Community News


Originally published in the Autumn 2022 edition of the Virginia Defender, issue 70, printed December 14. Reproduced here for accessibility and archival purposes. To find other stories in the Autumn 2022 issue or to download the full PDF, see this post. For other issues dating back to 2012, see the Full Issues page.

Staff Report

More than 40 tenants and supporters along with housing activists with the nonprofit group Virginia Organizing marched on Dec. 10 to the downtown Richmond offices of Amurcon Realty to deliver a holiday present of coal.

The company, with headquarters on East Main Street, owns Forestbrooke Apartments, a low-income complex on the city’s South Side located off Warwick Boulevard between Midlothian Turnpike and Hull Street Road.

Forestbrooke Apartments tenants and their supporters protest outside the owners’
office to demand better maintenance at the complex on Richmond’s South Side. Photo by Kat McNeal.

Tenants say the management at Forestbrooke has long been unresponsive to safety and habitability concerns.

“They treat their tenants like inmates,” said Melanie Taylor-Carden, a resident of seven years.

Kim Taylor-Carden, a Forestbrooke resident for three decades, says her family’s unit has a number of serious problems that management refuses to appropriately address, including mold, defective appliances, a large hole in the ceiling and a hole in the wall of the bathroom that allows mice to enter.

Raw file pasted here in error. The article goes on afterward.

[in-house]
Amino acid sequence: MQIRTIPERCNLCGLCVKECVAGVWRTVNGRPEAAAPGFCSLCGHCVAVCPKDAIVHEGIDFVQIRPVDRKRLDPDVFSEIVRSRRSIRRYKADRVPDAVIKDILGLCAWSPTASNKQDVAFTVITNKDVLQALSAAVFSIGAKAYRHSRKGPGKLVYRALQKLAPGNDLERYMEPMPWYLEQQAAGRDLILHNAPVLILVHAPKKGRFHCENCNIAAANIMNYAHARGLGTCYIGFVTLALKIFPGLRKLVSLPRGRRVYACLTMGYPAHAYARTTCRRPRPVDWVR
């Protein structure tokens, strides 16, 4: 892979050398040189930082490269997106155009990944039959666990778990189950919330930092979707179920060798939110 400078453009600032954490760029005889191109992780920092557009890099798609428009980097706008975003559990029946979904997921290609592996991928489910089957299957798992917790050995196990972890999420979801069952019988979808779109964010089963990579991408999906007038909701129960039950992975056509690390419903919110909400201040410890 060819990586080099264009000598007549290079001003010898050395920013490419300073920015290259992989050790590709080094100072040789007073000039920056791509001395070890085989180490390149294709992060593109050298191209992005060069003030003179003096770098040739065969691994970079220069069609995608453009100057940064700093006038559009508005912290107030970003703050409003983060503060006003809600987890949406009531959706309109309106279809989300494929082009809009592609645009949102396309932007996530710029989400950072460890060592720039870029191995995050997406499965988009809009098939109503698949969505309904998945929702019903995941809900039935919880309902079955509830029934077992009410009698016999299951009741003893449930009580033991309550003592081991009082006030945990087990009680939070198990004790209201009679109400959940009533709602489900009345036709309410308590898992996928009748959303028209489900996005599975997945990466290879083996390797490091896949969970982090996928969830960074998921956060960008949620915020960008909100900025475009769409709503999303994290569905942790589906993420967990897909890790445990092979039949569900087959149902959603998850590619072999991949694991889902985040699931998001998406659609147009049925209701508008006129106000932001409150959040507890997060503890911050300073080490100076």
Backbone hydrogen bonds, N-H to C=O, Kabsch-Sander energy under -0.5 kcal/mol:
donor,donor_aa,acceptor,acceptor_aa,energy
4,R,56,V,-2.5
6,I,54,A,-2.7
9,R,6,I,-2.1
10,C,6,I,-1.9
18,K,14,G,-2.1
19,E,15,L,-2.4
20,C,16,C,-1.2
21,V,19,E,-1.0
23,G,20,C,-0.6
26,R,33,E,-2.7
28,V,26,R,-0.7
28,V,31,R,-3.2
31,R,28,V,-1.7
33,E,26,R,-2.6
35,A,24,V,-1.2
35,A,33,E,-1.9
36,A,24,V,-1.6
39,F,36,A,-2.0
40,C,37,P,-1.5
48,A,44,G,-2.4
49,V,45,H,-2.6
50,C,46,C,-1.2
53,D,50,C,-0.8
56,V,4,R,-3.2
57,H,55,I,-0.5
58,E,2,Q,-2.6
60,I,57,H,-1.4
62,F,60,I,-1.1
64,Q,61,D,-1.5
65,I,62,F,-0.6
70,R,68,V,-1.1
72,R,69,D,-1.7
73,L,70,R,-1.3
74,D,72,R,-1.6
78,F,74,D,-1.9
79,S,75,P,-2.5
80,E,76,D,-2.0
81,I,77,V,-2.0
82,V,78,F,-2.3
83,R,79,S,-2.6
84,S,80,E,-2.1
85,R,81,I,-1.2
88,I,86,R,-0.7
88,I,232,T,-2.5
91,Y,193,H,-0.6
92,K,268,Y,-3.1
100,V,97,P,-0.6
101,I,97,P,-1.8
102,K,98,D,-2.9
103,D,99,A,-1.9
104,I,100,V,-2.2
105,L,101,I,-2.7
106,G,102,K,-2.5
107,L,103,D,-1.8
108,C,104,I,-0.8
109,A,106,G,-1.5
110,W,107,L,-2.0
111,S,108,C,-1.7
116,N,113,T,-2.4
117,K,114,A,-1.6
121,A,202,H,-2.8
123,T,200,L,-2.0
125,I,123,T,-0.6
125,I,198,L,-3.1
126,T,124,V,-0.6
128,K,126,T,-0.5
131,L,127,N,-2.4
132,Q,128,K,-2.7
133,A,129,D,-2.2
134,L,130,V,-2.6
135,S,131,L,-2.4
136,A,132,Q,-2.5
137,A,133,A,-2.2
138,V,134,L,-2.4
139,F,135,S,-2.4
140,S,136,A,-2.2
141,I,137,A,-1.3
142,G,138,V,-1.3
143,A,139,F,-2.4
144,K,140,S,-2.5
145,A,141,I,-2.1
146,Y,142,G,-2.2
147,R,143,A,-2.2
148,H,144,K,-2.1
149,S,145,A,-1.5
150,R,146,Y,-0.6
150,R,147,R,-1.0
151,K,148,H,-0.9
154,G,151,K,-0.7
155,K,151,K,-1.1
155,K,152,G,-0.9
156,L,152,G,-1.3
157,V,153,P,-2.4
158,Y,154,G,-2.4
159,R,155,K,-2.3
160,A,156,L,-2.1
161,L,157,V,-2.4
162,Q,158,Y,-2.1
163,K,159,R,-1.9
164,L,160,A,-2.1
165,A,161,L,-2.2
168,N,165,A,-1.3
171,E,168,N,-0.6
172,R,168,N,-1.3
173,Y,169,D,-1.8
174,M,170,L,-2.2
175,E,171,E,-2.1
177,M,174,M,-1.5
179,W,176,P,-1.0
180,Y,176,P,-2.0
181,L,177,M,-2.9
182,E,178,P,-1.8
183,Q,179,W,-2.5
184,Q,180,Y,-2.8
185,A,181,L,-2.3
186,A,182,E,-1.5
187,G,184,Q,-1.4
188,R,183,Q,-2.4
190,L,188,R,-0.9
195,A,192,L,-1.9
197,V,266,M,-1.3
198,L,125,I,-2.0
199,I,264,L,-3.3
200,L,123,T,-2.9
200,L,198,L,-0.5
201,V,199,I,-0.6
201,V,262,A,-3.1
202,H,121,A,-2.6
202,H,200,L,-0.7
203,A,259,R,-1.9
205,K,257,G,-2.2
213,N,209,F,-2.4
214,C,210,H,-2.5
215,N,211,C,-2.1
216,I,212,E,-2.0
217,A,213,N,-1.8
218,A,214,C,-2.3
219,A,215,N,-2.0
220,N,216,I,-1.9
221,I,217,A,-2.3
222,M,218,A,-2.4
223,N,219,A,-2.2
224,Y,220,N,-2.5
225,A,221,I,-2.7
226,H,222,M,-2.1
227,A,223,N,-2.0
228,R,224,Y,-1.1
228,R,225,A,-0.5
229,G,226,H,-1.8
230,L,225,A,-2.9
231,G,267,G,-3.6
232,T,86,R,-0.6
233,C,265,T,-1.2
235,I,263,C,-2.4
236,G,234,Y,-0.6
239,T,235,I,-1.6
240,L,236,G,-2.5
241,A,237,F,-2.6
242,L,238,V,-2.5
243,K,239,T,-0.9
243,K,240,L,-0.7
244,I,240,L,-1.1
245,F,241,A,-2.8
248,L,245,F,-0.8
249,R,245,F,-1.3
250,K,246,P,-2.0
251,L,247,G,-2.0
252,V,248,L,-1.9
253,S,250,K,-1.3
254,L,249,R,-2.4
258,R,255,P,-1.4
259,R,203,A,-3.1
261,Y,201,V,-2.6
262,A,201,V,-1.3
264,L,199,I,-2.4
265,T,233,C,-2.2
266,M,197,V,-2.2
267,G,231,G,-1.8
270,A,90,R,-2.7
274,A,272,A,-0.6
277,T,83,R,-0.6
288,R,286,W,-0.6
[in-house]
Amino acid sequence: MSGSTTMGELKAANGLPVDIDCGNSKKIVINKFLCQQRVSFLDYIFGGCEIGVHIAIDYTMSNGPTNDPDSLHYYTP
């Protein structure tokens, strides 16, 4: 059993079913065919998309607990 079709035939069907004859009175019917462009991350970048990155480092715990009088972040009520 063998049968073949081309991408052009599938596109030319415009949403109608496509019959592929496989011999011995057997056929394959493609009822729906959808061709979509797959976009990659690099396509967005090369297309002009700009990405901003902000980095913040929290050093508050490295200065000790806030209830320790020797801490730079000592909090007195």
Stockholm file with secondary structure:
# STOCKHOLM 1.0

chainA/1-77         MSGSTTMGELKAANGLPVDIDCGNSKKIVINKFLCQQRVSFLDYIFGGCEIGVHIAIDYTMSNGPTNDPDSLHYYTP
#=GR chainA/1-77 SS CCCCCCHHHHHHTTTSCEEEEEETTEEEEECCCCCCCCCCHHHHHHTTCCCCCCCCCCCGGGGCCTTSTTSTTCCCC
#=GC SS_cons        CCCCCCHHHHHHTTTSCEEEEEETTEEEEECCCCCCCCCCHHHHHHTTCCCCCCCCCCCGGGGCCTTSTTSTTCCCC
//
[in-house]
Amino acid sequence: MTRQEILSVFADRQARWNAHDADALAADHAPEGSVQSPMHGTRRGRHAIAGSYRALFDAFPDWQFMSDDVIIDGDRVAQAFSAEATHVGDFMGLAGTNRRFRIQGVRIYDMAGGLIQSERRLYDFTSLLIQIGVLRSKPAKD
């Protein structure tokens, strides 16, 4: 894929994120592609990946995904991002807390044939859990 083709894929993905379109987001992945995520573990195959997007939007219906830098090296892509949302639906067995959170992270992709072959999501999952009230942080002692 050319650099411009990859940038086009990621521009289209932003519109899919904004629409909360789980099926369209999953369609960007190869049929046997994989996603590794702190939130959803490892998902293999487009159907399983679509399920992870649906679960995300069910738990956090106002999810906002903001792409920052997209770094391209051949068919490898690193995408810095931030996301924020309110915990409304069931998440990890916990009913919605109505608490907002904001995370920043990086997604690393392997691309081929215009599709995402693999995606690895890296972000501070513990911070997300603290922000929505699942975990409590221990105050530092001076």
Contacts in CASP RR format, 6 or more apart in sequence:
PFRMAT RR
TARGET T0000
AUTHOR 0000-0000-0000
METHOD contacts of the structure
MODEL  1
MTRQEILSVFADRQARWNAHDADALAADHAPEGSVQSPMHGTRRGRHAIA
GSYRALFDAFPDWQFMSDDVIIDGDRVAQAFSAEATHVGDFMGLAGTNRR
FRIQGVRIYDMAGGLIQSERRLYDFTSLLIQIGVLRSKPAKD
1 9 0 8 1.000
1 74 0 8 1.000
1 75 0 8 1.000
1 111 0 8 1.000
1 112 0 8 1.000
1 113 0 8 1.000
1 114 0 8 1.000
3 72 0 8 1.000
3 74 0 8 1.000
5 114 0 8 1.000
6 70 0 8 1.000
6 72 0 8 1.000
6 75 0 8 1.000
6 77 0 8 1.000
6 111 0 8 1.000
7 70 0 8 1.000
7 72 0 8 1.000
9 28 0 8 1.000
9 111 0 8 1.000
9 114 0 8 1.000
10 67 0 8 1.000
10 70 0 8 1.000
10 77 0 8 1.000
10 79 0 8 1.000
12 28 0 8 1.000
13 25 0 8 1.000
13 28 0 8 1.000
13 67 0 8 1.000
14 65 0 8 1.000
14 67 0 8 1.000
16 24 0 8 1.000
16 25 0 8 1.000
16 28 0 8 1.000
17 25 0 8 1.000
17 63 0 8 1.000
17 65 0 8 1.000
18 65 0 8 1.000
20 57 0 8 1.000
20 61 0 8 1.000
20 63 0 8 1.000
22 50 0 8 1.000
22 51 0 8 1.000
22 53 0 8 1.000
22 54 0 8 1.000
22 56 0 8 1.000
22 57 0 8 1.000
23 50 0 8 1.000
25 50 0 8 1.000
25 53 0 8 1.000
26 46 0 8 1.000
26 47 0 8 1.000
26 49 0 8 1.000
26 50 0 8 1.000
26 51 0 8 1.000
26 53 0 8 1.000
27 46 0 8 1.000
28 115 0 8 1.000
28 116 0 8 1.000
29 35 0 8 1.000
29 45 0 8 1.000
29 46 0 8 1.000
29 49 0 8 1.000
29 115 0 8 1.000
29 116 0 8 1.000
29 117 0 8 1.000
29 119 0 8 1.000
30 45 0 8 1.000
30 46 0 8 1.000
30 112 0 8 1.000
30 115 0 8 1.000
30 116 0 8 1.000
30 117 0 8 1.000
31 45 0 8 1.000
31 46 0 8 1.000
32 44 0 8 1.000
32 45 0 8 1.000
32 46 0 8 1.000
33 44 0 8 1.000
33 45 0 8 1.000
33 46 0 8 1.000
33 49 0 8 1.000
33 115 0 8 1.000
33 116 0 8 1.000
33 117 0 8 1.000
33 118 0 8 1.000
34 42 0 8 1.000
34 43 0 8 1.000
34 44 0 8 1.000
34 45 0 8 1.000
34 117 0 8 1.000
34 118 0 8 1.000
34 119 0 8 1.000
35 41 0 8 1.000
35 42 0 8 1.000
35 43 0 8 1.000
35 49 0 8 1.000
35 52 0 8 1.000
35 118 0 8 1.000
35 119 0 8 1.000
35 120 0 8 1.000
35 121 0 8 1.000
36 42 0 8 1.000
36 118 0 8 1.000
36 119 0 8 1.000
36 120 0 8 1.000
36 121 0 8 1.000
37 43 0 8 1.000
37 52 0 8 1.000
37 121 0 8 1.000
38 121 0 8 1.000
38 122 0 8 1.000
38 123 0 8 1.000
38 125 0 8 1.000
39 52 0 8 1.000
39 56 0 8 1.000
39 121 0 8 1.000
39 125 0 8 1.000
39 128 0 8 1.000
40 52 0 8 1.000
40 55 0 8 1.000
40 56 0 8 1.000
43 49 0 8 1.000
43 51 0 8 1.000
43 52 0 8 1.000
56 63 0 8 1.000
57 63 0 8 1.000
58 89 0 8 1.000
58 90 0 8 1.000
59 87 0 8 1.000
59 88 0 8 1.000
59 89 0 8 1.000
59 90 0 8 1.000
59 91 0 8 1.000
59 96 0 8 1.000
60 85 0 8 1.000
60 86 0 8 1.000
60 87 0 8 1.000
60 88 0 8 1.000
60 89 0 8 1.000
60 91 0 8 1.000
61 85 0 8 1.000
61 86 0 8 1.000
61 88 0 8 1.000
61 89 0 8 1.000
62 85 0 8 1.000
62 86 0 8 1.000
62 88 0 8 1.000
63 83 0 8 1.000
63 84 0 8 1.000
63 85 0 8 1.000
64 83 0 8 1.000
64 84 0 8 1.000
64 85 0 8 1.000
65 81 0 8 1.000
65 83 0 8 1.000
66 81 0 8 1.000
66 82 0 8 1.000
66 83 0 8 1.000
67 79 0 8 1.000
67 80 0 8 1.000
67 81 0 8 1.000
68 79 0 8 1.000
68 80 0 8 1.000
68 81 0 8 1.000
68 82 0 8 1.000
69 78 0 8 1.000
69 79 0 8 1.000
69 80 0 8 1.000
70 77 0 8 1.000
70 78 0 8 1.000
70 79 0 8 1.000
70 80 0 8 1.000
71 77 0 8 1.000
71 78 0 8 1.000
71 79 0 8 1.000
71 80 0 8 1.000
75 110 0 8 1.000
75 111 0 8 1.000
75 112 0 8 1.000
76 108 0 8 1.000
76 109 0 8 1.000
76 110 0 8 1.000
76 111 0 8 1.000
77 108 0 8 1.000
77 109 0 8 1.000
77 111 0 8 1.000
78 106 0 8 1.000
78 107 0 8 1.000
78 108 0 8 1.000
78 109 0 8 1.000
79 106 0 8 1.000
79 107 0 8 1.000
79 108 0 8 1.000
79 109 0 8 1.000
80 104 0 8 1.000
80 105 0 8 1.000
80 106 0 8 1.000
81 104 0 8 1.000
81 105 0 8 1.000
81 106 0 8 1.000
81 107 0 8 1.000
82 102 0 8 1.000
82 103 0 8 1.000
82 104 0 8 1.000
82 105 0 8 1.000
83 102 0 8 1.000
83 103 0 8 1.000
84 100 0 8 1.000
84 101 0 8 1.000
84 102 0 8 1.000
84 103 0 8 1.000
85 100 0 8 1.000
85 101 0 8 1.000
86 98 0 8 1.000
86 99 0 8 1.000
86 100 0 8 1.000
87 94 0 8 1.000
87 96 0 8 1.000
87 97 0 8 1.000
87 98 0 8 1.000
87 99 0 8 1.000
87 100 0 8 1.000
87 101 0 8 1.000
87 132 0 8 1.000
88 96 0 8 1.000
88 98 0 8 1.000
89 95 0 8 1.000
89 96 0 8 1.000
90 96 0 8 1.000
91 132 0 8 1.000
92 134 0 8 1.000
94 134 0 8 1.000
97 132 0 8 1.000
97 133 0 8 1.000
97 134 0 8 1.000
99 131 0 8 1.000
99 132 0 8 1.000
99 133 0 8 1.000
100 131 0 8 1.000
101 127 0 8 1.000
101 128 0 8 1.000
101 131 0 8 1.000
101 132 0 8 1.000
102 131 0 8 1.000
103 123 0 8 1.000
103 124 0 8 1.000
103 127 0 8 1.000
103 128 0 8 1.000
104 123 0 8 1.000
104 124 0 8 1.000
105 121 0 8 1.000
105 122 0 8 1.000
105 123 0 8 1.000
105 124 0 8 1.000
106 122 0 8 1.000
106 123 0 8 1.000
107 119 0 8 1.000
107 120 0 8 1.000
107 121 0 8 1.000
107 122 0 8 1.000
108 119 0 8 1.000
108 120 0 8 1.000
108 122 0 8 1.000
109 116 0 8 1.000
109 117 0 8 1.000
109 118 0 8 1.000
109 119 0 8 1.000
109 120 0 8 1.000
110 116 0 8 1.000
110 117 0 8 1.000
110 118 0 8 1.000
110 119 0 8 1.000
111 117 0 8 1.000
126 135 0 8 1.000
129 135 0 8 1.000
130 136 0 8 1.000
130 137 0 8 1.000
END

Among the tenants’ demands are that all ground-floor doors and windows be repaired so they lock, and that requests for other maintenance issues be addressed in a timely manner.

Also supporting the protest was Richmond City Council member Michael Jones (9th District), whose letter supporting the tenants was read at the demonstration.

Amurcon Realty owns more than 4,000 rental units in Virginia. According to its website, “Amurcon Realty Company markets and manages multi-family housing in Virginia, including about 4,400 units of conventional housing, tax credit properties, rental retirement communities, assisted living apartments for the elderly, subsidized rental apartments, and apartments for the disabled.”

The Defender called Amurcon Realty on Dec. 13 to ask if the company would like to comment on the protest.

The person who answered the phone said, “No comment,” and hung up

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